Luther's Stand Against Indulgences

Luther was also a pastor at the city church in Wittenberg and began to preach his newfound faith to his congregation. But at the same time a representative of Pope Leo X, a monk named John Tetzel, was selling indulgences to raise money to finance the building of St. Peter's Cathedral in Rome. Indulgences were letters of pardon which guaranteed forgiveness of sins.

Luther saw this as a perversion of the Gospel. He wrote up 95 theses in Latin and posted them on the door of the castle church inviting scholars to debate the issue of indulgences (see box for examples of his theses). It was no big deal as scholars did that all the time. And it was also no big deal in that no one showed up to debate. But the printing press had recently been invented and Luther's theses were printed up. Within weeks copies were in demand and stimulating debate across Europe.

An epoch-making battle ensued. Within three years a "papal bull" was issued, condemning Luther. He agonized through another level of inner torment in his life. Did he dare stand before the power, wisdom, and doctors of the church and claim his interpretation of Christianity was correct? Before God, he could not do otherwise, unless convinced from Scripture that he was wrong.

Branded a heretic, excommunicated, banished and condemned by the emperor Charles V, he was to be captured or killed on sight. But he was kidnapped and protected by Duke Frederick of Saxony.

He poured out his energy in studying, thinking, writing, and translating the New Testament into a German that everyone could understand. Later he returned to Wittenberg to deal with crises there, while his ideas and writings spread across Europe like water from a burst dam. The Reformation could not be stopped.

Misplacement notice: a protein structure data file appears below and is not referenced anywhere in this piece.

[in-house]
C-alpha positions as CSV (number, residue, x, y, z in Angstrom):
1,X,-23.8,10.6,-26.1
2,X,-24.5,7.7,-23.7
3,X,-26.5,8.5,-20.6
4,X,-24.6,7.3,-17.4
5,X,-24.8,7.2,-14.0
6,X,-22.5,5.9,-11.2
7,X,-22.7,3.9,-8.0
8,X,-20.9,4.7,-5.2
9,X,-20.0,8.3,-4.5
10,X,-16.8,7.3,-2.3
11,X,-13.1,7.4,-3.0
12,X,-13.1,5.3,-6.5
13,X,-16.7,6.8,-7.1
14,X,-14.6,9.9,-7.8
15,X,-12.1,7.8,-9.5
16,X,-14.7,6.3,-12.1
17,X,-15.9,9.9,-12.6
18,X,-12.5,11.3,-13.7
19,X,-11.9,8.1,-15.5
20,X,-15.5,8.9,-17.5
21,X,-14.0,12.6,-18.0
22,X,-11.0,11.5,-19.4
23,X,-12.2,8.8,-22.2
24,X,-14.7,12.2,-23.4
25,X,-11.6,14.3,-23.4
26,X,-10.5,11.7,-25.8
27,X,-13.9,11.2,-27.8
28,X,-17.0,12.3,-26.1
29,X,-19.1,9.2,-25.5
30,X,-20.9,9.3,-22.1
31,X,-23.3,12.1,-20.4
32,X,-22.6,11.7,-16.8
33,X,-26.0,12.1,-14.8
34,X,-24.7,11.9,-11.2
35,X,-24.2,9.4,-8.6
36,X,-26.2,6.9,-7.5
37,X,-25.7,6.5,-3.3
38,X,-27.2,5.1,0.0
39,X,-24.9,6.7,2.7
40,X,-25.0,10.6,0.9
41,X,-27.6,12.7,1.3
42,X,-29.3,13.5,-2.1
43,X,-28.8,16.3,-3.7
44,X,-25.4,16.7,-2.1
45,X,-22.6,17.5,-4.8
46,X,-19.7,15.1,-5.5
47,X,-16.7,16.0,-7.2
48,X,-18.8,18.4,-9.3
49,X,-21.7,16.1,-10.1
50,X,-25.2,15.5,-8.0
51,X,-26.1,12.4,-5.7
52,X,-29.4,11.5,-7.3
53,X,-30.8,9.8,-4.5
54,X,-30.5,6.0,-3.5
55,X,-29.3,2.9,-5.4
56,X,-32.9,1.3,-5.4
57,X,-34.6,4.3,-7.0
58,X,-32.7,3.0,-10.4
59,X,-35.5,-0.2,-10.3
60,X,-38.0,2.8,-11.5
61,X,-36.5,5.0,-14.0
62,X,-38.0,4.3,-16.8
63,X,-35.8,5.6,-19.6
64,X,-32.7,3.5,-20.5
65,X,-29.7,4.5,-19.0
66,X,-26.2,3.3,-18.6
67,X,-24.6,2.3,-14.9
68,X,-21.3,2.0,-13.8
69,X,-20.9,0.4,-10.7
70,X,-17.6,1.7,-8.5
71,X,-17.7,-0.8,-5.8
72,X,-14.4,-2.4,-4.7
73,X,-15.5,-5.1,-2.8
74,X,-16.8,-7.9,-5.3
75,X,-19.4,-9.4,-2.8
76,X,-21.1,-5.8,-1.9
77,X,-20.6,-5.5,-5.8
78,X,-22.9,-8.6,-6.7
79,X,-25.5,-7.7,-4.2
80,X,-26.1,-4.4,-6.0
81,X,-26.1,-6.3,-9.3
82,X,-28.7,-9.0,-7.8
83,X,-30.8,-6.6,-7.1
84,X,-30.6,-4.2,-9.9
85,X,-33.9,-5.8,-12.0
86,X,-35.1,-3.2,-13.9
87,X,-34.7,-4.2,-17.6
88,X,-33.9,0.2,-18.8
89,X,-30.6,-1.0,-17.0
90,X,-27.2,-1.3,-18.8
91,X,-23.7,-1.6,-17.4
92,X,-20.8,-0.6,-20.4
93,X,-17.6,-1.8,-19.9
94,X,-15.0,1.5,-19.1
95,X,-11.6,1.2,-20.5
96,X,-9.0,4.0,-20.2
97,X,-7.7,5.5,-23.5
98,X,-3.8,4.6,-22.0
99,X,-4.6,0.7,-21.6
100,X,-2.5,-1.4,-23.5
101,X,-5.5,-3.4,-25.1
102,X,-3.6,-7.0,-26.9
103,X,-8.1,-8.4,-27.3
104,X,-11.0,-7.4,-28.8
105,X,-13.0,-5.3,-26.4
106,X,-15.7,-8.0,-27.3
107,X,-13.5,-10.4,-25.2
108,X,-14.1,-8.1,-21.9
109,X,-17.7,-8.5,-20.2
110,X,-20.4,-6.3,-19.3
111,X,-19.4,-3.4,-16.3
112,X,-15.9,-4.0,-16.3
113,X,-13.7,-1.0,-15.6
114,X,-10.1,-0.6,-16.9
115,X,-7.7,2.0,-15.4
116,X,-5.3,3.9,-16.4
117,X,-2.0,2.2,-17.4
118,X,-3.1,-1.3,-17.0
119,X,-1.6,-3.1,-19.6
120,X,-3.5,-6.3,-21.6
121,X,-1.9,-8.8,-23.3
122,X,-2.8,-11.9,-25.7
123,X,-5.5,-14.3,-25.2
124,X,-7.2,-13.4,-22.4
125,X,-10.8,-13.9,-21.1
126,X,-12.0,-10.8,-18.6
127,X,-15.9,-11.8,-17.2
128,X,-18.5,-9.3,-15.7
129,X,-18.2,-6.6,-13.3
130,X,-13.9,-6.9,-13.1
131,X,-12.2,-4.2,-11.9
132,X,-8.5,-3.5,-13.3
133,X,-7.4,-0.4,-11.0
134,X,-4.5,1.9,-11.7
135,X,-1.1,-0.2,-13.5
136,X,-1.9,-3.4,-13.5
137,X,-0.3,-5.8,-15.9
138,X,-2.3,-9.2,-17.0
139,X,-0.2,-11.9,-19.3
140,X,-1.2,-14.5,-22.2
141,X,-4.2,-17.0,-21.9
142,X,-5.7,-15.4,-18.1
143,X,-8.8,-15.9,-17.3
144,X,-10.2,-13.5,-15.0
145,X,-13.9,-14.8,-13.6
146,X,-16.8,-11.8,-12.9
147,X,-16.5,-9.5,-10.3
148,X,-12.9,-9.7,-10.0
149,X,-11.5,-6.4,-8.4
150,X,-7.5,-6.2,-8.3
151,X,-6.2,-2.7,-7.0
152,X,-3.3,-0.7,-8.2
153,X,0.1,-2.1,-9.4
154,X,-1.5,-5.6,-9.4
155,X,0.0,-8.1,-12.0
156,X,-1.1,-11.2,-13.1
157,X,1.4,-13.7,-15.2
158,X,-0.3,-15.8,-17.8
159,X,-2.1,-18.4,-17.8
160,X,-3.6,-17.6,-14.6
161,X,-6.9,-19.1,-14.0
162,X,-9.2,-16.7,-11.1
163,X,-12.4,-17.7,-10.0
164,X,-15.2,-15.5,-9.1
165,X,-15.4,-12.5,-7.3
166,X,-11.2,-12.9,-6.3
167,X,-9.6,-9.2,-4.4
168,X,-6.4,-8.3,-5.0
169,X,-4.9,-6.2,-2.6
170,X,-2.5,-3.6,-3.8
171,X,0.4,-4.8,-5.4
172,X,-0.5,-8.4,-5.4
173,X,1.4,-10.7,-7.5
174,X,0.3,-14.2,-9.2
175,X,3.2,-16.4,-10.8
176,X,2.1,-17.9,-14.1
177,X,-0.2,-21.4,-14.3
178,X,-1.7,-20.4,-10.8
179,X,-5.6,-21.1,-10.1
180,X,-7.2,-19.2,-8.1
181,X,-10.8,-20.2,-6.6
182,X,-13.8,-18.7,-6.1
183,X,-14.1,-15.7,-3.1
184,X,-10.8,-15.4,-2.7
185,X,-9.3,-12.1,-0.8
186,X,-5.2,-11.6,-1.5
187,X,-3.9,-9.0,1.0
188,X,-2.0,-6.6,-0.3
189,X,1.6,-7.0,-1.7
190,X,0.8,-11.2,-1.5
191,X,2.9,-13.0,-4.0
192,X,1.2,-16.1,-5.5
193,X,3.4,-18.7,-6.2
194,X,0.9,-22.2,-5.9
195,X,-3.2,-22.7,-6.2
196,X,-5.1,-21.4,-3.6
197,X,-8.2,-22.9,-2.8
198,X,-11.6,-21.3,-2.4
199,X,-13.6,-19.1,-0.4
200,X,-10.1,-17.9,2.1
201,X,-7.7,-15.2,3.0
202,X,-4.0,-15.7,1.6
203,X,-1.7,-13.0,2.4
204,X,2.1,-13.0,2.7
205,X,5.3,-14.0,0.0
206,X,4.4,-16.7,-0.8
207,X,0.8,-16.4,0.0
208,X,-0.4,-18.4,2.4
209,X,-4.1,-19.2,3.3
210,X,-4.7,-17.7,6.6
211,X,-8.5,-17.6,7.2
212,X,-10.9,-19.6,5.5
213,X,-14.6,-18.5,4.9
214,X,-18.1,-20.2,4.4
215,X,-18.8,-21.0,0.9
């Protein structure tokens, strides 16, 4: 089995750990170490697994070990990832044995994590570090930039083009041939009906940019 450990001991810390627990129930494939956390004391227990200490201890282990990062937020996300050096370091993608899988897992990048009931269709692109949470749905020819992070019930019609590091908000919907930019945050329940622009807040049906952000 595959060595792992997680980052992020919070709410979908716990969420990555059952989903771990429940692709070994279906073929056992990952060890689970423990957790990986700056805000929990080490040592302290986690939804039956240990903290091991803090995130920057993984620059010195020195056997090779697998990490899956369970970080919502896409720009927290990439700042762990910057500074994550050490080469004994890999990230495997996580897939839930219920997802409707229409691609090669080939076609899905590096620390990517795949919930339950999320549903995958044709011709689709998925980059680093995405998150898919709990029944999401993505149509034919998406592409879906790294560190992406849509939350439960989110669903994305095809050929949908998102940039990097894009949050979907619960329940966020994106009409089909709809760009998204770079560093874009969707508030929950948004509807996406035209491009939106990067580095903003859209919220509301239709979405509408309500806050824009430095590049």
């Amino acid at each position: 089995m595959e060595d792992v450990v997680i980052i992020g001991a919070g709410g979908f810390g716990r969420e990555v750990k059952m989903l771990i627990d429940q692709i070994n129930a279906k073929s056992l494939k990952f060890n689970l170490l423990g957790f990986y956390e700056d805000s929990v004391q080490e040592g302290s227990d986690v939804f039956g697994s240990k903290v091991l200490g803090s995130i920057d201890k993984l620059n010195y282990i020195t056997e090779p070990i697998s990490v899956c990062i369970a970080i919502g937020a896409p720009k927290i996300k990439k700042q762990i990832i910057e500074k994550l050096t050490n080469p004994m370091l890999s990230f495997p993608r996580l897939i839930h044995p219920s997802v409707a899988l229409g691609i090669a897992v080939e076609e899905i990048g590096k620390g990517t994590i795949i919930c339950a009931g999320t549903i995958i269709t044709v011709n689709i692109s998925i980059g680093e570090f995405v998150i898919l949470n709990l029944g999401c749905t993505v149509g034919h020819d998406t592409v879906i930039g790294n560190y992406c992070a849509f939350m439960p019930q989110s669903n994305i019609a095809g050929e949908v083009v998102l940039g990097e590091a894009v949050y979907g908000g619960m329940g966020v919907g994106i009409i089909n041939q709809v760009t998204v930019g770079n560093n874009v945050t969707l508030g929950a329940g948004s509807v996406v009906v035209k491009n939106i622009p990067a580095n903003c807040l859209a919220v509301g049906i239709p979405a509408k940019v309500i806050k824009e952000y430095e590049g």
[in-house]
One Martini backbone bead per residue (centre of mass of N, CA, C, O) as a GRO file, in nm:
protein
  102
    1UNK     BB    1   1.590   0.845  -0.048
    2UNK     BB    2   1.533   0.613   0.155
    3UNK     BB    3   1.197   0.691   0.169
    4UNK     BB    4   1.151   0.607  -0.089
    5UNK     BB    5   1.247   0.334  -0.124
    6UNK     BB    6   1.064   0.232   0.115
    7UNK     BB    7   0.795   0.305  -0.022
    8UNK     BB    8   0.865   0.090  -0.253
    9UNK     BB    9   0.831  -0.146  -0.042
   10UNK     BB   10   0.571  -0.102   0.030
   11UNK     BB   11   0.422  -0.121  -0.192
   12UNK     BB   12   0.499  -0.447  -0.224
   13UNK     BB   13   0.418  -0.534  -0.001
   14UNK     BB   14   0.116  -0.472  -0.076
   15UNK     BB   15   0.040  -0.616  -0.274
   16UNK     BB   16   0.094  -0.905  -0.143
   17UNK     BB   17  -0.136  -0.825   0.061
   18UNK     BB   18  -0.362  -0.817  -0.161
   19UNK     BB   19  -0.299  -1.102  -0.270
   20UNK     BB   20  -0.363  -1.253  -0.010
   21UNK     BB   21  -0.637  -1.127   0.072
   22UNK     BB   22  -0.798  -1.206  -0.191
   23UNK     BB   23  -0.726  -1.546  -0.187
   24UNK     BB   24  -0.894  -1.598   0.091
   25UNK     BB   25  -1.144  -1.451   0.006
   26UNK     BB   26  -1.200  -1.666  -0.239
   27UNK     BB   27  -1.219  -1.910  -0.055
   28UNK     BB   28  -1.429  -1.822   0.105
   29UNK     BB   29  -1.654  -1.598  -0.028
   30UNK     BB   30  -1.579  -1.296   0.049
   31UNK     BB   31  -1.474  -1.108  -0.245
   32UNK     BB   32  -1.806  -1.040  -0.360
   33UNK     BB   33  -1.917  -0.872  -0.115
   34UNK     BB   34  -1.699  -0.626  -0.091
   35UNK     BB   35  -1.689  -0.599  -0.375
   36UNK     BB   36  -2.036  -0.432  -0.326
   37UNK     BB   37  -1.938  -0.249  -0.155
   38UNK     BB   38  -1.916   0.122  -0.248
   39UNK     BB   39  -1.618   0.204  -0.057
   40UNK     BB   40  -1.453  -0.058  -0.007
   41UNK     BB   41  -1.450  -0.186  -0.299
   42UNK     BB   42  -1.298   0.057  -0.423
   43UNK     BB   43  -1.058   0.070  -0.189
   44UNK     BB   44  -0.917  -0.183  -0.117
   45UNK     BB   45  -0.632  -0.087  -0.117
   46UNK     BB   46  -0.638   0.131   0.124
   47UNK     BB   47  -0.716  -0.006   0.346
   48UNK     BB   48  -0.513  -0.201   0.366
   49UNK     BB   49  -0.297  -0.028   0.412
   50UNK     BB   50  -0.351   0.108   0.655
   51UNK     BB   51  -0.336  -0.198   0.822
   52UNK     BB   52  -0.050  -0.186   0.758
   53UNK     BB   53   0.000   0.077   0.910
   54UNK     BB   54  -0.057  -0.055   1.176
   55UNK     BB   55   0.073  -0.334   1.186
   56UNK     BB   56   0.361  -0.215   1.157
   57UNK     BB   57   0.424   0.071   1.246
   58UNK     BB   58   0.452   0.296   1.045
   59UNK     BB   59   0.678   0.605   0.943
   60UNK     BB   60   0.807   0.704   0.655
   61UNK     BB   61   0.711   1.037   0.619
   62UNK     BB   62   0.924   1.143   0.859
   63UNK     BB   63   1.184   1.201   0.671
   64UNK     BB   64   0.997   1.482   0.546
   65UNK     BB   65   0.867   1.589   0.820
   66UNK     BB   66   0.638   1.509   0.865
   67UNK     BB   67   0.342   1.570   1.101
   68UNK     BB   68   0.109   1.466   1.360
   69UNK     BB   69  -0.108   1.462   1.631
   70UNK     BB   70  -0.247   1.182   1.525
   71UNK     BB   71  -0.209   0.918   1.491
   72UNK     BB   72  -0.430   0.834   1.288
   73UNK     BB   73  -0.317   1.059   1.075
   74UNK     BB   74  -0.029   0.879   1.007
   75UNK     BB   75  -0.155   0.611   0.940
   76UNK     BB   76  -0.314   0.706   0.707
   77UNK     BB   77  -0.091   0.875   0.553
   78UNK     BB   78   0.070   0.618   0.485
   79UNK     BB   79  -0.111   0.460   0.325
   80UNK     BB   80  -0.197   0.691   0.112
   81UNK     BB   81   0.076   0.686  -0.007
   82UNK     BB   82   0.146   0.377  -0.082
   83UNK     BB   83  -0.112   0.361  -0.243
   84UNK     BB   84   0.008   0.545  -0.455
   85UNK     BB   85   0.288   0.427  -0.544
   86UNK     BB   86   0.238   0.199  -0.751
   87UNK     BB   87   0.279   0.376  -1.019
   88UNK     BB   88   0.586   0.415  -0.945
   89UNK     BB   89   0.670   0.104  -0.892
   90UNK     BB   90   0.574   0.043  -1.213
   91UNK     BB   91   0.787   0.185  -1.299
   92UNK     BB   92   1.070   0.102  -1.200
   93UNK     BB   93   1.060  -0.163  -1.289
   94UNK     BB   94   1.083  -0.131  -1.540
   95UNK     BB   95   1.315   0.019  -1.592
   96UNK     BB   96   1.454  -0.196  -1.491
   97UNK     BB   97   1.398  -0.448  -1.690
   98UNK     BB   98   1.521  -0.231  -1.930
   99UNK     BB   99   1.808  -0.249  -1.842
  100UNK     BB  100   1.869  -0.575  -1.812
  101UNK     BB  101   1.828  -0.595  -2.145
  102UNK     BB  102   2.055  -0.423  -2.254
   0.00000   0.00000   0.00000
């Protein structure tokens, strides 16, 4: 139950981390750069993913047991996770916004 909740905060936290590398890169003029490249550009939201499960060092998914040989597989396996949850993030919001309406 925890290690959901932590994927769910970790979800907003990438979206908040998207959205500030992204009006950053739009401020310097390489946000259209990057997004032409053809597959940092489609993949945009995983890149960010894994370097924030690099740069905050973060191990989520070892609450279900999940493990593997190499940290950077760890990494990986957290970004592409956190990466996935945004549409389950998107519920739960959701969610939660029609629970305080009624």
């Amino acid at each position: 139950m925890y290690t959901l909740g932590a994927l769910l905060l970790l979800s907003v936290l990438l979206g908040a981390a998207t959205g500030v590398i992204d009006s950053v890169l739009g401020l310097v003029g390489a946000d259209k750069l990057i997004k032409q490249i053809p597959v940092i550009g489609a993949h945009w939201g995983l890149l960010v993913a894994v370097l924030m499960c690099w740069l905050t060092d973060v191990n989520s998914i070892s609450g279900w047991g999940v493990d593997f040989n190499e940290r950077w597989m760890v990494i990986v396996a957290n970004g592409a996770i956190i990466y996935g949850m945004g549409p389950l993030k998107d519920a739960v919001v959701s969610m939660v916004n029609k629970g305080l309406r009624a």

Pictured below: Martin Luther at the Diet of Worms where he is deemed a heretic by Charles V. 

Martin Luther at the Diet of Worms


Marriage over Monastery

Luther married a former nun, Kathryn von Bora. Together they had six children and raised four orphans. He concluded that "marriage is a far better school for developing character than any monastery."


A few samples from Luther's 95 theses

45. Christians are to be taught that he who sees a needy man and passes him by, yet gives his money for indulgences, does not buy papal indulgences, but God's wrath.

46. Christians are to be taught that, unless they have more than they need, they must reserve enough for their family need and by no means squander it on indulgences.

86. Again, "Why does not the pope, whose wealth is today greater than the wealth of the richest Crassus, build this one basilica of St. Peter with his own money rather than with the money of poor believers?"

Pictured below: Luther's 95 Theses are posted on the Church doors in Wittenburg.

Luther's 95 theses